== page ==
Conflict re-escalated in Al Hudaydah and Taizz governorates as forces of the Internationally-Recognized Government (IRG) gained territory in November. This followed the peaceful withdrawal of IRG forces from Al Hudaydah City, Ad Durayhimi, Bayt Al Faqiah and most of At Tuhayta districts, with forces of the Sana’a-Based Authorities (SBA) taking control of these areas. However, conflict erupted along new front lines after IRG troops deployed south. According to OCHA reporting, over 15,000 individuals had been newly displaced from Al Hudaydah governorate as of November 22. Intensified ground fighting in Hays district is also resulting in recurring closures of the only remaining major south-north commercial route. Prolonged closure would likely have severe humanitarian consequences, as it would cut off supply of commercial goods from Aden to the north and cause disruptions to assistance delivery.
High levels of conflict continued to displace households in Marib in November as front lines shifted closer to Marib City. According to UNHCR, 40,000 individuals have been newly displaced in Marib since September. Some have been displaced five times since the start of the conflict in 2015.
Despite control measures imposed by the Central Bank of Yemen in Aden in recent months—including the temporary closure of some exchange shops—the Yemeni rial (YER) has continued its trajectory of rapid depreciation in areas under IRG control, reaching 1,600 YER/USD (selling rate) in Aden as of November 27, 2021. This rate is 24 percent higher than on October 27 and 89 percent higher than in January 2021. In areas under SBA control, the rial has remained stable at around 600 YER/USD since January 2020.
In November 2021, the association of ovens and bakeries in Aden raised the price of bread (the staple food for the majority of urban households) by 67 percent, from 30 YER to 50 YER per bread, citing rising production costs including high prices of wheat flour. As an immediate action, the governor of Aden supported 73 bakeries across Aden governorate with subsidies for wheat flour. However, where bread was sold at 30 YER each, long queues and rushes were reported, as the limited quantities of subsidized bread were insufficient to meet the needs of households. Across IRG areas, bakers have been reducing the size of bread and increasing prices. This has further constrained households’ ability to meet their food needs and is expected to be driving a growing number to skip meals or reduce the size of meals.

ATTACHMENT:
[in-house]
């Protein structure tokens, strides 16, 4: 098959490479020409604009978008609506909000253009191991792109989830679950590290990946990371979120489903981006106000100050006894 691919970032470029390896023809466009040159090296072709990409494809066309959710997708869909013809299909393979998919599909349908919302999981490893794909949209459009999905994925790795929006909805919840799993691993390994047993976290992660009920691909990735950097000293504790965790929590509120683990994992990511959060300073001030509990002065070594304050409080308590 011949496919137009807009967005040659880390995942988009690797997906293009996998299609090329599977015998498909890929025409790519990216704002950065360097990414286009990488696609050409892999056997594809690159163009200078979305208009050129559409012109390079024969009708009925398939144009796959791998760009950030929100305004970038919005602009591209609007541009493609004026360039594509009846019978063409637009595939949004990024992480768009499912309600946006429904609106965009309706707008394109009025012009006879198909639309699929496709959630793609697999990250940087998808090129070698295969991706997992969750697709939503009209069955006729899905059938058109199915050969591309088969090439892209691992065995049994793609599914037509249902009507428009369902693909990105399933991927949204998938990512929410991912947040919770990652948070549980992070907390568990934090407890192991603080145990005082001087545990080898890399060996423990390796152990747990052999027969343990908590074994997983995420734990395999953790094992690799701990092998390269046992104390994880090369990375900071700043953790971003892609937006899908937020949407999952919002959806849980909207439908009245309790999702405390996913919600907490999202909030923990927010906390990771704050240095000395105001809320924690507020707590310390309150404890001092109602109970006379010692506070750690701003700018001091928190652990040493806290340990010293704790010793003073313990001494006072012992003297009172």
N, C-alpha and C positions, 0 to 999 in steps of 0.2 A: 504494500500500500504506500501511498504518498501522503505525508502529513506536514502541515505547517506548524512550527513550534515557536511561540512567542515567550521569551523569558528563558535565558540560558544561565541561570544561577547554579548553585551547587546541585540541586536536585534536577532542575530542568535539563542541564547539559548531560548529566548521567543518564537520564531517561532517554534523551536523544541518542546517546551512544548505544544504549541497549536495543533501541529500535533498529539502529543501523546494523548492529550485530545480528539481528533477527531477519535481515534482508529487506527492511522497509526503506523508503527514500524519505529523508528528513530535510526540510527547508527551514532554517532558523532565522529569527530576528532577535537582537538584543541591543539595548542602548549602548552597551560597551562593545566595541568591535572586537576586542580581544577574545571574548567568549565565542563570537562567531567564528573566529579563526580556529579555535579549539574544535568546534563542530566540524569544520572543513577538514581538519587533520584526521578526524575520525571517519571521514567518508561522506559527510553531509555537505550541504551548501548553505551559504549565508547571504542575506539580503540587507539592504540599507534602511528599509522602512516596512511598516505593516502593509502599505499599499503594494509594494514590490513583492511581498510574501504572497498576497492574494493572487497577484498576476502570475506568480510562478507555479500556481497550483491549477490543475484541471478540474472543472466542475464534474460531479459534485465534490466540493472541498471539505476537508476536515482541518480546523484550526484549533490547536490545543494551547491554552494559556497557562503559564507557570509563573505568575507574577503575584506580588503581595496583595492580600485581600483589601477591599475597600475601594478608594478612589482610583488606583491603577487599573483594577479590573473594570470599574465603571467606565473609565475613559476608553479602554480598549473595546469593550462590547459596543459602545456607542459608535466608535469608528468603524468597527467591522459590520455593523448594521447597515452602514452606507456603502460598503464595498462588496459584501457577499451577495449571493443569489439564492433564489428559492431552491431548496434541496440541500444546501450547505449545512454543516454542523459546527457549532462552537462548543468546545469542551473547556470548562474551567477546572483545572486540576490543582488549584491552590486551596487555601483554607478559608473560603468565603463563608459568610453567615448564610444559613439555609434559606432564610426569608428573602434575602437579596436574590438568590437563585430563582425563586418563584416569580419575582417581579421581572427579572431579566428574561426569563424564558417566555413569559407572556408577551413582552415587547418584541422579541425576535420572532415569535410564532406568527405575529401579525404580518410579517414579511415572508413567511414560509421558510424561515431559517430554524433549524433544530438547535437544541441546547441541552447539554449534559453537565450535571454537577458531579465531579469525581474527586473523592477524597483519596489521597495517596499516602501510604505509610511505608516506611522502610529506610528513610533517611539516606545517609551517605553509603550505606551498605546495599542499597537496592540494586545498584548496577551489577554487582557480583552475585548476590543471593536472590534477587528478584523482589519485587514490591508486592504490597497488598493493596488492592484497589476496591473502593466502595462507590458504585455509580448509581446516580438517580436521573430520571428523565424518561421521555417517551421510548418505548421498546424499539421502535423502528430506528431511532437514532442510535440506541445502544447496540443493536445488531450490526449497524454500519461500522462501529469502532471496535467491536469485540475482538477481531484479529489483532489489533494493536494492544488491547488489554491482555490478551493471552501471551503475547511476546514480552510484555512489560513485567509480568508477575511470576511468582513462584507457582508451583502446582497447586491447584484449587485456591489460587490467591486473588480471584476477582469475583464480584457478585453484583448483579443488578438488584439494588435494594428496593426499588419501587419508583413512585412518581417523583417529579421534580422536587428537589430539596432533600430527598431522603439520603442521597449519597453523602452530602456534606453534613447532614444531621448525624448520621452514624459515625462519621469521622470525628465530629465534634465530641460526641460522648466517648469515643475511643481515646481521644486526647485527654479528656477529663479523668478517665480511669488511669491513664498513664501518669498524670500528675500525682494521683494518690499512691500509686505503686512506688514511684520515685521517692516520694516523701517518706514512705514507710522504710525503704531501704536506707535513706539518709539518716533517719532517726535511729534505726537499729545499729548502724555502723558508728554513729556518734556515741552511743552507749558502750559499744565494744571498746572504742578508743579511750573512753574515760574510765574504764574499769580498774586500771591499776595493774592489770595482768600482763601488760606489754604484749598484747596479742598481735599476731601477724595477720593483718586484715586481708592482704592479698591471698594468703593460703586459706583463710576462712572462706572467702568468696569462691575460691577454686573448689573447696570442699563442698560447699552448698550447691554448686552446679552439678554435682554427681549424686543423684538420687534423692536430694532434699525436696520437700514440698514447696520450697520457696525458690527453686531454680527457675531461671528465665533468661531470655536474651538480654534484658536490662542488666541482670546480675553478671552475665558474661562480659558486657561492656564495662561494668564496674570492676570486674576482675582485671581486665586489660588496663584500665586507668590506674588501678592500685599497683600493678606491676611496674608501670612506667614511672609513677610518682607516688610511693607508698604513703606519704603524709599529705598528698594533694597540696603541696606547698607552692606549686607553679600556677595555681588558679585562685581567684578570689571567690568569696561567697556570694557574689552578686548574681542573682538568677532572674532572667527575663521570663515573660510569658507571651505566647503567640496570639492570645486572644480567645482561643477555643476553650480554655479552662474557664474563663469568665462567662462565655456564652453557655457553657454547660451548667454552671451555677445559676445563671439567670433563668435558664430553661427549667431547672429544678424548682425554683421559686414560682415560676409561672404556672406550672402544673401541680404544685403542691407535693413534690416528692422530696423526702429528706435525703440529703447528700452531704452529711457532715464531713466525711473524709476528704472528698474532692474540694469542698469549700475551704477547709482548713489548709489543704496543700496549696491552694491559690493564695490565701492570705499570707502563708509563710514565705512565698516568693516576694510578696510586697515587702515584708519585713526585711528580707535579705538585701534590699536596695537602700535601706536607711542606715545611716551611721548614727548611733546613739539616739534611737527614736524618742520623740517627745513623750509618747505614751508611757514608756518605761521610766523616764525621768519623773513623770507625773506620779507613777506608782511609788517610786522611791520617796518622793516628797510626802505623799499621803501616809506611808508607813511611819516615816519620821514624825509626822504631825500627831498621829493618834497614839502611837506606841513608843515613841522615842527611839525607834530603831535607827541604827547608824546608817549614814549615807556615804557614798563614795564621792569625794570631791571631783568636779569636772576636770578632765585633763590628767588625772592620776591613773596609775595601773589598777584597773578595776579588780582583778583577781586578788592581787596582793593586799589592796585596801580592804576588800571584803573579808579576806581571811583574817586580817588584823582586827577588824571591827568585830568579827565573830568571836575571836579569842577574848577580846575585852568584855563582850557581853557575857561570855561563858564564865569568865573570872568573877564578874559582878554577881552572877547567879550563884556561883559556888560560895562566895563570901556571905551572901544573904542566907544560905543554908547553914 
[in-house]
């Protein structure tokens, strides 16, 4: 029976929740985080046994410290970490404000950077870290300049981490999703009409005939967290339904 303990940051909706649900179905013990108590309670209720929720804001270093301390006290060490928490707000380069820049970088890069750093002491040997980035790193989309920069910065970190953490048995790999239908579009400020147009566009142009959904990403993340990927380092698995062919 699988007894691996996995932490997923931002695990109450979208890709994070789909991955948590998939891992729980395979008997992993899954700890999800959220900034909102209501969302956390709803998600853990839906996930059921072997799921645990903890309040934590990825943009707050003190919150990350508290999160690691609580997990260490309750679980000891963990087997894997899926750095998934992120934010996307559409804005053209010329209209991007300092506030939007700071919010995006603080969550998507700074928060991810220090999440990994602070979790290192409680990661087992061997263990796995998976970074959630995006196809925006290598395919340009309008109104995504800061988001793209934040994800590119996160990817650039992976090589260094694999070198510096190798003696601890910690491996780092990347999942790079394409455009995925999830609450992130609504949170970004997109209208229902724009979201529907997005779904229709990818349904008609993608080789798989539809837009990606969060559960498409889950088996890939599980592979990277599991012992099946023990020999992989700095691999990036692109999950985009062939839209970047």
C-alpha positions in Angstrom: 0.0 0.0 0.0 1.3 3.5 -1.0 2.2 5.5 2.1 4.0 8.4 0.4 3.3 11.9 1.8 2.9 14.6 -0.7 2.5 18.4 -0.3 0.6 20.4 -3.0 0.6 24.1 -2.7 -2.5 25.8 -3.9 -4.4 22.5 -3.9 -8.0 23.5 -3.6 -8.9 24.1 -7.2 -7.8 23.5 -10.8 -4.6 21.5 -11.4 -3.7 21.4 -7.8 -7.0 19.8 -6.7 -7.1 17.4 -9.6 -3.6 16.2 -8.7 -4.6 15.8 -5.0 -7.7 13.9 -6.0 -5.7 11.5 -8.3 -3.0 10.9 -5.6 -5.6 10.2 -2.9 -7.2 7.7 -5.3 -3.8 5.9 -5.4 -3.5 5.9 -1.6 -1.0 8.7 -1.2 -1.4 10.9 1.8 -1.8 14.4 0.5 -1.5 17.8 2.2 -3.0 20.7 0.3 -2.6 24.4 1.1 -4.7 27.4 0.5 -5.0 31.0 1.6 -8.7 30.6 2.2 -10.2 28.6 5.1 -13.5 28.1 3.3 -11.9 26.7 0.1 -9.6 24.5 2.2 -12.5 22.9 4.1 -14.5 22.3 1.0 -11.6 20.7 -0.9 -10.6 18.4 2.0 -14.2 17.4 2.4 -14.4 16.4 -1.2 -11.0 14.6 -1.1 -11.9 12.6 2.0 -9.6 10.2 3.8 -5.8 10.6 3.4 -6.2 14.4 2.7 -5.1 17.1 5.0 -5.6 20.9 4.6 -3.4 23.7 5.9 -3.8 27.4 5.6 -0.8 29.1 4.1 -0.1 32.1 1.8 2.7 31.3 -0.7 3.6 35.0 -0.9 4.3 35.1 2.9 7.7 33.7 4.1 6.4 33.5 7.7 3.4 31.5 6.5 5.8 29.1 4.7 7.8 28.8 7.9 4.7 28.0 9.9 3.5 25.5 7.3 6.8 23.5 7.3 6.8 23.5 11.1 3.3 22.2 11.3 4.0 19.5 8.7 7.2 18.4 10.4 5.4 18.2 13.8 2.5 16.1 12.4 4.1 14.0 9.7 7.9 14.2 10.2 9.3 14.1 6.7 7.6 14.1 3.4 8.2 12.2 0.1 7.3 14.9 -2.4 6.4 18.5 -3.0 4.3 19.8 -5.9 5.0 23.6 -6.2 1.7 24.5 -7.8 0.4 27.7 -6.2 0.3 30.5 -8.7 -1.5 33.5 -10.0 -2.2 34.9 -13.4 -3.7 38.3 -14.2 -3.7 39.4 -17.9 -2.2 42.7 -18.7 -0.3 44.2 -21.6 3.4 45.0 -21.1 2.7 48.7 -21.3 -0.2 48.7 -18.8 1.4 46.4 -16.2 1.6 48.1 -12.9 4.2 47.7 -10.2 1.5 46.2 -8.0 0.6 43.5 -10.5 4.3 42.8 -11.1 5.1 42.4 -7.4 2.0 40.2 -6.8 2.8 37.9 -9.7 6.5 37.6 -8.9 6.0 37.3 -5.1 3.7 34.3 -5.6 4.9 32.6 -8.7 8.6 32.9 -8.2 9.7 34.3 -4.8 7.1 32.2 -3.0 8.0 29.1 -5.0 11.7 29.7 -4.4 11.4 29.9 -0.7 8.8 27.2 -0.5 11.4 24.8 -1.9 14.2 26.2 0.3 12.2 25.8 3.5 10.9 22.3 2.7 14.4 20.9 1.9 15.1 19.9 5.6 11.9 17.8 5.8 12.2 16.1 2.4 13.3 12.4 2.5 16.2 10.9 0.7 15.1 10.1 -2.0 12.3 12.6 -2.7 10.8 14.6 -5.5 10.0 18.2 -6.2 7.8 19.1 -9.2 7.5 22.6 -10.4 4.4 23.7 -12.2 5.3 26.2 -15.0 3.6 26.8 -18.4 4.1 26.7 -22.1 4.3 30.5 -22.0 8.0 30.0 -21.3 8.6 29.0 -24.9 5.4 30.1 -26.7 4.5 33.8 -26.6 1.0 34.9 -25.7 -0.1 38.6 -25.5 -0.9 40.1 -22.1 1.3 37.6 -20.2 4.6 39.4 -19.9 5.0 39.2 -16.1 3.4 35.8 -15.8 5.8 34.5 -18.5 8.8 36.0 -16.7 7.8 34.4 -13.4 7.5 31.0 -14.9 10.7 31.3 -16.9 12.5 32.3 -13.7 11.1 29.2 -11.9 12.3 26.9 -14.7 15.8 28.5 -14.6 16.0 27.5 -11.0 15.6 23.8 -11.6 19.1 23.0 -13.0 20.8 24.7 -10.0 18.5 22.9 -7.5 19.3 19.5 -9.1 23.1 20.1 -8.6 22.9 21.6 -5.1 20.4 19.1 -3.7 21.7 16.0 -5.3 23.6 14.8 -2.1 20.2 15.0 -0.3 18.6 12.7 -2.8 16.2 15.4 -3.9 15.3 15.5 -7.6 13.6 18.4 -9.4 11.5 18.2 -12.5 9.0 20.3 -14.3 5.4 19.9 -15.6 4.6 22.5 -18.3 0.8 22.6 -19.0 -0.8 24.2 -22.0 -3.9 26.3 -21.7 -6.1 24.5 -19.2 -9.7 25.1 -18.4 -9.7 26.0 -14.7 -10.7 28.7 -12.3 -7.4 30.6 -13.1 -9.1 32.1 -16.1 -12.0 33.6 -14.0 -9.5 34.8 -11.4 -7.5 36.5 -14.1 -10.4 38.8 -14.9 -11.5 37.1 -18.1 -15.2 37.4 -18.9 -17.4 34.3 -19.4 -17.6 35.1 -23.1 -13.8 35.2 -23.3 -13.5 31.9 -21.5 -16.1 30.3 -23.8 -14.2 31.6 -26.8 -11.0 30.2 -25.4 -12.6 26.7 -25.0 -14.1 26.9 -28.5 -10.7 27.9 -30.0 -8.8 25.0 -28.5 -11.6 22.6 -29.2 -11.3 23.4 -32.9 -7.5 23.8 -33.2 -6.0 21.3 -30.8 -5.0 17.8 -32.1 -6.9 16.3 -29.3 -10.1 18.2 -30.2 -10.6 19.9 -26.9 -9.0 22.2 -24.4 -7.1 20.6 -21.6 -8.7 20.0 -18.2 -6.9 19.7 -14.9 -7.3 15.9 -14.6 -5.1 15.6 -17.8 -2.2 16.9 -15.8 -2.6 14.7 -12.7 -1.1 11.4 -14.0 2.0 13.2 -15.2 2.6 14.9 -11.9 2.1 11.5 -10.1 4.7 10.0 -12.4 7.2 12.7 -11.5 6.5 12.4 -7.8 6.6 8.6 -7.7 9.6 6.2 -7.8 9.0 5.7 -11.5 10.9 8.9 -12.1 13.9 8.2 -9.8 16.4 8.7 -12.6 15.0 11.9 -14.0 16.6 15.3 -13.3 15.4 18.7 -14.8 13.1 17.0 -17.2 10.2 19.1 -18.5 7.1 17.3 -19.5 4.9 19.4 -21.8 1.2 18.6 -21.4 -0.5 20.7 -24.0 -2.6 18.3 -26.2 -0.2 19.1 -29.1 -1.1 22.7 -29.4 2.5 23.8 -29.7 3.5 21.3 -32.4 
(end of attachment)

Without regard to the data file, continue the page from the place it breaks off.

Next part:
On November 17, IRG authorities again raised official petrol prices, this time by 21 percent, from 17,800 to 21,800 YER/20L. While petrol is available at official stations in IRG areas, diesel is currently available only in private/commercial stations at higher unofficial prices (24,000 YER/20L). Repeated fuel price increases in IRG areas throughout 2021 have roughly doubled transportations costs. According to key informants, many households are struggling to afford their children’s education costs, while others have decided to walk to work. Meanwhile, in SBA-controlled areas, fuel has remained available in official and private stations through late November, without any further increase in prices.
According to WFP reporting, the already above-average cost of the Minimum Food Basket (MFB) has increased by 91 percent in areas under IRG control and by 30 percent in areas under SBA control from January to October 2021. In IRG areas, declining purchasing power is worsening the severity of acute food insecurity and is increasing the vulnerability of many additional households to shocks such as displacement and price increases. Throughout the projection period, widespread Crisis (IPC Phase 3) outcomes are likely to continue at the governorate level, in the presence of large-scale food assistance, with worst-affected households likely to face Emergency (IPC Phase 4) or Catastrophe (IPC Phase 5) outcomes.